Friday, January 8, 2010

Setting Thoughts

I don't know how to start this entry... it's sort of a mash-up of thoughts running through my head, but by the time you get to the end, I think you'll see how it all comes together. The one thing I've been doing this past week is thinking about a game setting. A lot little elements occupy my mind, but I haven't tried to assemble them in any order. That's what I'm going to do now.

I've been playing a lot of Darksiders on Xbox. The game is a mash-up of God of War and Zelda, where you control War (one of the Four Horsemen) battling out demons on a shattered Earth. And it's this part that drew me to the game. While I enjoy the action and game play, I catch myself oogling the scenery. The twisted skyscrapers leaning precariously over smashed asphalt. The rusted cars littering the streets. The empty windows staring out like eye sockets on a skull. It's creepy and eerie, and I love it.

Why do I love the apocalypse? Indeed, why do any of us? It's a popular genre right now, if you look at the movies being made. 2012, Book of Eli, Zombieland, hell you can go all the way back to The Road Warrior and Logan's Run... We like thinking about the end of the world, likely because we like to see how we're going to survive it. I'd go so far as to say that post-apocalyptic movies are uplifting; they say "we're going to make it."

But this isn't an analysis of the genre, so let's get back to the point. One culture that's obsessed with the end of the world is the Japanese. In their popular culture, there's often some kind of war that's radically changed everything: Vampires rise up to found their own empire; people squat in a once-verdant desert, attempting to resurrect ancient technologies; survivors try to find clues to the cause of the world-shattering event... It's no surprise that the Japanese focus on the aftermath of war, considering they're the only ones to experience a nuclear bomb, which radically altered their traditional society. Since I'm going to emulate a Japanese anime with my setting, you can already tell the direction I'm taking.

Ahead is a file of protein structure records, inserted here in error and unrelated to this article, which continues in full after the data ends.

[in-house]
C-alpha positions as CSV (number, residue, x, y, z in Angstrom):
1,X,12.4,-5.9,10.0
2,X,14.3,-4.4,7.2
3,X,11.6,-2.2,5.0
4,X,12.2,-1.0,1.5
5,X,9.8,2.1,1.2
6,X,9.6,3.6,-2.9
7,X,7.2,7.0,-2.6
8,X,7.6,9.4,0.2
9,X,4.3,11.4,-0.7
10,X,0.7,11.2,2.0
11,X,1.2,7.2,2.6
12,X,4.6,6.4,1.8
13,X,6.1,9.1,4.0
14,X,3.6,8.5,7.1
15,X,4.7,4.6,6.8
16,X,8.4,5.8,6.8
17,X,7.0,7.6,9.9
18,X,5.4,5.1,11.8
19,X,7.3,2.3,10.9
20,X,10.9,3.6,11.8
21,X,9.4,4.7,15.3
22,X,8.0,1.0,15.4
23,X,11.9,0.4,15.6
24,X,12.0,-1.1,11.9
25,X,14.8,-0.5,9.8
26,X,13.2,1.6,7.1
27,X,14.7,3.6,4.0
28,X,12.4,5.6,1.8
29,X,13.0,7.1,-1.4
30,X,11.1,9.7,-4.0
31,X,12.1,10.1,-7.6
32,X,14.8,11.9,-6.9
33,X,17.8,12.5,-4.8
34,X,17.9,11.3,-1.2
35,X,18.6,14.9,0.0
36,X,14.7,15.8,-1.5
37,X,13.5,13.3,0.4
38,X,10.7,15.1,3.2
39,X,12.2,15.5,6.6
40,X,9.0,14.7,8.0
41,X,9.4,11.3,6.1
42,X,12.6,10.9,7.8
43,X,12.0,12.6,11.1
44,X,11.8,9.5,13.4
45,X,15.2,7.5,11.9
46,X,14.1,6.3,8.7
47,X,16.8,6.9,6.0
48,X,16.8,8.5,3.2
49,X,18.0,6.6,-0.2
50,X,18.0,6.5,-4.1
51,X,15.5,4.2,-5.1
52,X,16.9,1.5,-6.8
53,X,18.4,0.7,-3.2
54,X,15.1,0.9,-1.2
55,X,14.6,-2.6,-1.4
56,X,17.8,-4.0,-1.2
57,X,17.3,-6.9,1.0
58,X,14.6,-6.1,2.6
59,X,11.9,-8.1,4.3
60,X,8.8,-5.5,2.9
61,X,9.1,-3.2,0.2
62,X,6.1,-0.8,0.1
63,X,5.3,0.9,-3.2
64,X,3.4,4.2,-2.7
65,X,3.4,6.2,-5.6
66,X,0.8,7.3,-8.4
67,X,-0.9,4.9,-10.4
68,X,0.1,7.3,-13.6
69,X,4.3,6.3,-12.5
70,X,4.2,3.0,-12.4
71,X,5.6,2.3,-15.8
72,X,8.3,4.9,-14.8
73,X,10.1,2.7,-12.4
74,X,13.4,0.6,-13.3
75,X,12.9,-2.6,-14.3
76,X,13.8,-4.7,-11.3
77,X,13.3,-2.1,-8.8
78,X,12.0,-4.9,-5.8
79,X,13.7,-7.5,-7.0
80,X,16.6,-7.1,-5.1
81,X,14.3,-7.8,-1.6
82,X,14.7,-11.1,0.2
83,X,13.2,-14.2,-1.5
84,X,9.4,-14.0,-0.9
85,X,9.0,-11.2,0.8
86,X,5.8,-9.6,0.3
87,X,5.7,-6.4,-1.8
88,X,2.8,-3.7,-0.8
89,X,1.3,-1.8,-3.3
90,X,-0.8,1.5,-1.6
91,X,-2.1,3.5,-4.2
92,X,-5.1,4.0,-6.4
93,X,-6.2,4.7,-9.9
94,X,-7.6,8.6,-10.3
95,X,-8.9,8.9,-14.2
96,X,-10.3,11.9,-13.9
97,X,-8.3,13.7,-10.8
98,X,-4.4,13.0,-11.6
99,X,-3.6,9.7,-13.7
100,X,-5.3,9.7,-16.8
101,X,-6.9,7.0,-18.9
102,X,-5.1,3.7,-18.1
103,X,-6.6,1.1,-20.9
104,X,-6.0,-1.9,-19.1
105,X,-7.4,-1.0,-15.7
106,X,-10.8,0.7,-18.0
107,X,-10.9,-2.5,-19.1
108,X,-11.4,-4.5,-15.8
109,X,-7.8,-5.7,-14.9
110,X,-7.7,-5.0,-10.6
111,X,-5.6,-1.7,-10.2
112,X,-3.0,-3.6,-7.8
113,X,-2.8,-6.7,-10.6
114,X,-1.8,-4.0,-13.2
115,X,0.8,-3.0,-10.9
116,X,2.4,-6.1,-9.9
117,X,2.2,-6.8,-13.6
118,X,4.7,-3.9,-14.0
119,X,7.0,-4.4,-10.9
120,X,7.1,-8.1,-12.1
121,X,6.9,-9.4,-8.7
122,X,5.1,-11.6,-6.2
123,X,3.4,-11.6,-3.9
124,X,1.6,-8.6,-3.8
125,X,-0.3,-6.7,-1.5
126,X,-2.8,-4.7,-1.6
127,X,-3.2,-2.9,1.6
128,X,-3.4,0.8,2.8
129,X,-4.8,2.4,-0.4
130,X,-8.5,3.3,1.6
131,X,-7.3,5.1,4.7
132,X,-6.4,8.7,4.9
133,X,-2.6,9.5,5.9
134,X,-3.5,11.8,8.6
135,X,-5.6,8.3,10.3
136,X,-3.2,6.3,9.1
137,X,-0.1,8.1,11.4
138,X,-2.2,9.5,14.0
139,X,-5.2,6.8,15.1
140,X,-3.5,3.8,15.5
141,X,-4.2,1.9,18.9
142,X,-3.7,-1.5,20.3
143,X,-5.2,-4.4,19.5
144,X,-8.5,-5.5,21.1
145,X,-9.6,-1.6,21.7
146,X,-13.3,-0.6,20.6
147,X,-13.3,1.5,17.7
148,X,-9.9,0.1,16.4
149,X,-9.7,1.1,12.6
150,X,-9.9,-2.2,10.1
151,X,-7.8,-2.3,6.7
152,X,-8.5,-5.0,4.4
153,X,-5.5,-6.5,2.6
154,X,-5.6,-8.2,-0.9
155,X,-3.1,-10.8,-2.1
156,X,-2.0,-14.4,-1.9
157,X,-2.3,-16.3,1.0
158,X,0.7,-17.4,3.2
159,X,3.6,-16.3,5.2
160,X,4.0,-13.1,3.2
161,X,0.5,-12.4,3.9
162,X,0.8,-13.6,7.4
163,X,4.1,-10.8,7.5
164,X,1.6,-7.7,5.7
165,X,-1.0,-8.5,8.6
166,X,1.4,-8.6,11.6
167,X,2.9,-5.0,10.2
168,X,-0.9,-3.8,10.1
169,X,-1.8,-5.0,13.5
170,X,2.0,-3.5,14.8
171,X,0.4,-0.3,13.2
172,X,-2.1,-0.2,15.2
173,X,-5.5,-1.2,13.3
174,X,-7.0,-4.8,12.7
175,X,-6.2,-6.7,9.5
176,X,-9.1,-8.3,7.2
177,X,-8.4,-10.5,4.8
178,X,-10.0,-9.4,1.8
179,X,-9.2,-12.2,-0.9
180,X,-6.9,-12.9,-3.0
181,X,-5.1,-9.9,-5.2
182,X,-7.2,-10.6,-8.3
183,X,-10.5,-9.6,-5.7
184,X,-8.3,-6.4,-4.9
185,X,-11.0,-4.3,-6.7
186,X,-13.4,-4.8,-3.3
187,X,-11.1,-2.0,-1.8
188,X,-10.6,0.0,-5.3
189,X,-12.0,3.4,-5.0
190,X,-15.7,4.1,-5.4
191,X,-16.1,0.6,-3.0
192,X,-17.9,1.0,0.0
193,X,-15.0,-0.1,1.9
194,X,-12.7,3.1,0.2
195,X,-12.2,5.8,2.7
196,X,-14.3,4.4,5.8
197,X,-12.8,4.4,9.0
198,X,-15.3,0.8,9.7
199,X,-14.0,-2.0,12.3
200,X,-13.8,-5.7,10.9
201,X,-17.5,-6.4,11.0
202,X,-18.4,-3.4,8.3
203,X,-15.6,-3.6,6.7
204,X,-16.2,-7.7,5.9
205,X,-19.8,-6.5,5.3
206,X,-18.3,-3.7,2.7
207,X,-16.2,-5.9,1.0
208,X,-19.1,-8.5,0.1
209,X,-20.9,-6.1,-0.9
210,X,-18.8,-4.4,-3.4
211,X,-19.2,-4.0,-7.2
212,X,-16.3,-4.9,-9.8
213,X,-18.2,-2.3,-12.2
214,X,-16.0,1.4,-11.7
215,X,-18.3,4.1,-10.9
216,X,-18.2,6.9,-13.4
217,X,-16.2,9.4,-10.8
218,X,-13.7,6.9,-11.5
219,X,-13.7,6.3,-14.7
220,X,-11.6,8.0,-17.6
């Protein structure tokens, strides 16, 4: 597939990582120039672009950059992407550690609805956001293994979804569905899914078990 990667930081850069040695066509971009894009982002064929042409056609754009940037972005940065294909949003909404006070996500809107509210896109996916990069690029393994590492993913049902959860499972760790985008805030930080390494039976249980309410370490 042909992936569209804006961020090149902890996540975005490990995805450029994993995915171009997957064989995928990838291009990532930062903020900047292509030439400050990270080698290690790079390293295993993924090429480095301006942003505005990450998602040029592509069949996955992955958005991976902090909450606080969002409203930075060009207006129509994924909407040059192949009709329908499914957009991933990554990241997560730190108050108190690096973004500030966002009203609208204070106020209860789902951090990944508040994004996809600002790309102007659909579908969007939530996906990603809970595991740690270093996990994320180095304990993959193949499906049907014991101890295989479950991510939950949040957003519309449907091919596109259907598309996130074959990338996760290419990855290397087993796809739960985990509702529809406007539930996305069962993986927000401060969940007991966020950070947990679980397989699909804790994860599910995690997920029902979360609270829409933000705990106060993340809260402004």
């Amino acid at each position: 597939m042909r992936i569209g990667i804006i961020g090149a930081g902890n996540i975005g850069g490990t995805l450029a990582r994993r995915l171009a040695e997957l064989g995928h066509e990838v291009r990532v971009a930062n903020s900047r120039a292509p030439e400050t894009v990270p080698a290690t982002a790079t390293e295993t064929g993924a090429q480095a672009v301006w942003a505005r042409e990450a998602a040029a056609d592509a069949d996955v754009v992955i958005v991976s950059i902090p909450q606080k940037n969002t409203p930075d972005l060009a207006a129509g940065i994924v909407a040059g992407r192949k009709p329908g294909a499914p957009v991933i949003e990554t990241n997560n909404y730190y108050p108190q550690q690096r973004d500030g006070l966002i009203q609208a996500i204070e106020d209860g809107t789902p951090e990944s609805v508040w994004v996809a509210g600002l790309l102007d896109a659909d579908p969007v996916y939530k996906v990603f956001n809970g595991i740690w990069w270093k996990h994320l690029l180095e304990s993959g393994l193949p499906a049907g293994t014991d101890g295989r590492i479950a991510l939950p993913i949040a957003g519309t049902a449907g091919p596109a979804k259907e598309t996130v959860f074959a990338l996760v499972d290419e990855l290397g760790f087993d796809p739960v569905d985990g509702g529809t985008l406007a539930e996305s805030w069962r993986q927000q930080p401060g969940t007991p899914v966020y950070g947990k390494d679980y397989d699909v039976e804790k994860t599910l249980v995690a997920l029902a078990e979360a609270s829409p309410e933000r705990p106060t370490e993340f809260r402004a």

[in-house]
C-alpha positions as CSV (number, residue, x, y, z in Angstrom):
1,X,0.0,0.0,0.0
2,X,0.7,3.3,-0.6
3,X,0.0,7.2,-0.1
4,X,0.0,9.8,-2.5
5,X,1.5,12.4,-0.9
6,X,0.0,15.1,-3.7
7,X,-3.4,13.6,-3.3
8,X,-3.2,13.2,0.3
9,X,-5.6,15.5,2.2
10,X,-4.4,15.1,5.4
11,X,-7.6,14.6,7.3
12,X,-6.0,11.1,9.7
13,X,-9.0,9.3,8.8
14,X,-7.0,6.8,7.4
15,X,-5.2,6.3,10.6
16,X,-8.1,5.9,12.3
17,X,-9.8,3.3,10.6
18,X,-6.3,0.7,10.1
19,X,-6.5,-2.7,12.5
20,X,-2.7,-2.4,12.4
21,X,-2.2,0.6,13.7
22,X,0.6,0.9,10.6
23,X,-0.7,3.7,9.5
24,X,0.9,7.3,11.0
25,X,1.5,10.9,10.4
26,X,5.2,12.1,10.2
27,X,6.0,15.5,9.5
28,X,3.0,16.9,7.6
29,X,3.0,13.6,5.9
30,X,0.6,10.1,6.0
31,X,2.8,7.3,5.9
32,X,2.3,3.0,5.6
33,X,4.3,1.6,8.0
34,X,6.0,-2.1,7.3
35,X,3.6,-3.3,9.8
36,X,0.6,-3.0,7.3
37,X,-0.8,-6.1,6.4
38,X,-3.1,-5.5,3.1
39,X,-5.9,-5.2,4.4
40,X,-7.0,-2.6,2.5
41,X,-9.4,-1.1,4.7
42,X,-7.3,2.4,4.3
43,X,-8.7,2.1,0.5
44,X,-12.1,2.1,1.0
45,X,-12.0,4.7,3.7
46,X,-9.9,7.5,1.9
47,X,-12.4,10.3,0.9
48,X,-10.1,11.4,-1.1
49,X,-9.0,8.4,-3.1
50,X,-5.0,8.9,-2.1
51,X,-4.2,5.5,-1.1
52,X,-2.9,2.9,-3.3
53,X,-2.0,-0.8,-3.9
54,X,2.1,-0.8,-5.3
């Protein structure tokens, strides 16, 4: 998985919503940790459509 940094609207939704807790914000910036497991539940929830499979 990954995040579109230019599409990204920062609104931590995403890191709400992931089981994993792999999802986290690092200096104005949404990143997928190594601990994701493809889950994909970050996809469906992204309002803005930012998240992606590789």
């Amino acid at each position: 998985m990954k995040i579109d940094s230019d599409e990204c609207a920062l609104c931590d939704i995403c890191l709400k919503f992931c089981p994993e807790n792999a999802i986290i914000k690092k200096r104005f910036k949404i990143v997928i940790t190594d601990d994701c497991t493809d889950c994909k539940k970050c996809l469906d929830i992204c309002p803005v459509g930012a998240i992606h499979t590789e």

The last comparable event to the "end of the world", to my mind, was the collapse of the Roman Empire and the start of the Dark Ages. Not really the "end of the world" in the sense that we currently think of it, but it was still pretty nasty. The collapse of central authority led to the rise of the Catholic Church, which, with it's supra-national organization, could not only keep things going, but also preserved a great deal of knowledge. A Canticle for Liebowitz marries the Church to the survival of the human race after a nuclear holocaust.

Which brings me to the Antikythera mechanism. This device was discovered in the waters off Greece in 1900. It consists of delicate gears and cogs for tracking the sky (including accounting for the moon's elliptical orbit, even though they didn't know it was elliptical, as well as when the Olympics should be held), and speaks of a level of technological sophistication heretofore unknown for the time. The Antikythera mechanism was likely made in Sicily, and was apparently mass produced, some 1500 years before we would be able to produce it again. We're not talking Chariots of the Gods type stuff here. The question remains not "how did they get it" but "why haven't we found more"? It speaks to the idea that we've lost more knowledge than we know.

(You can find out more about recent discoveries on the mechanism here:

That's an idea I'd like to see explored in a game. As it stand now, it'll be post-apocalyptic, with the Church rising again to shepherd and guide humanity. There'll be smashed cities crawling with monsters, and stuffed with loot the characters can only guess at. But most importantly, because this is supposed to be an Old-School game, there is no central story I'm trying to tell. Moreover, no where will I explain any of this. I want it to emulate those pulpy tales of weird science and sorcery existing side-by-side, without a lot of explanation. I want the players to come to it in media res.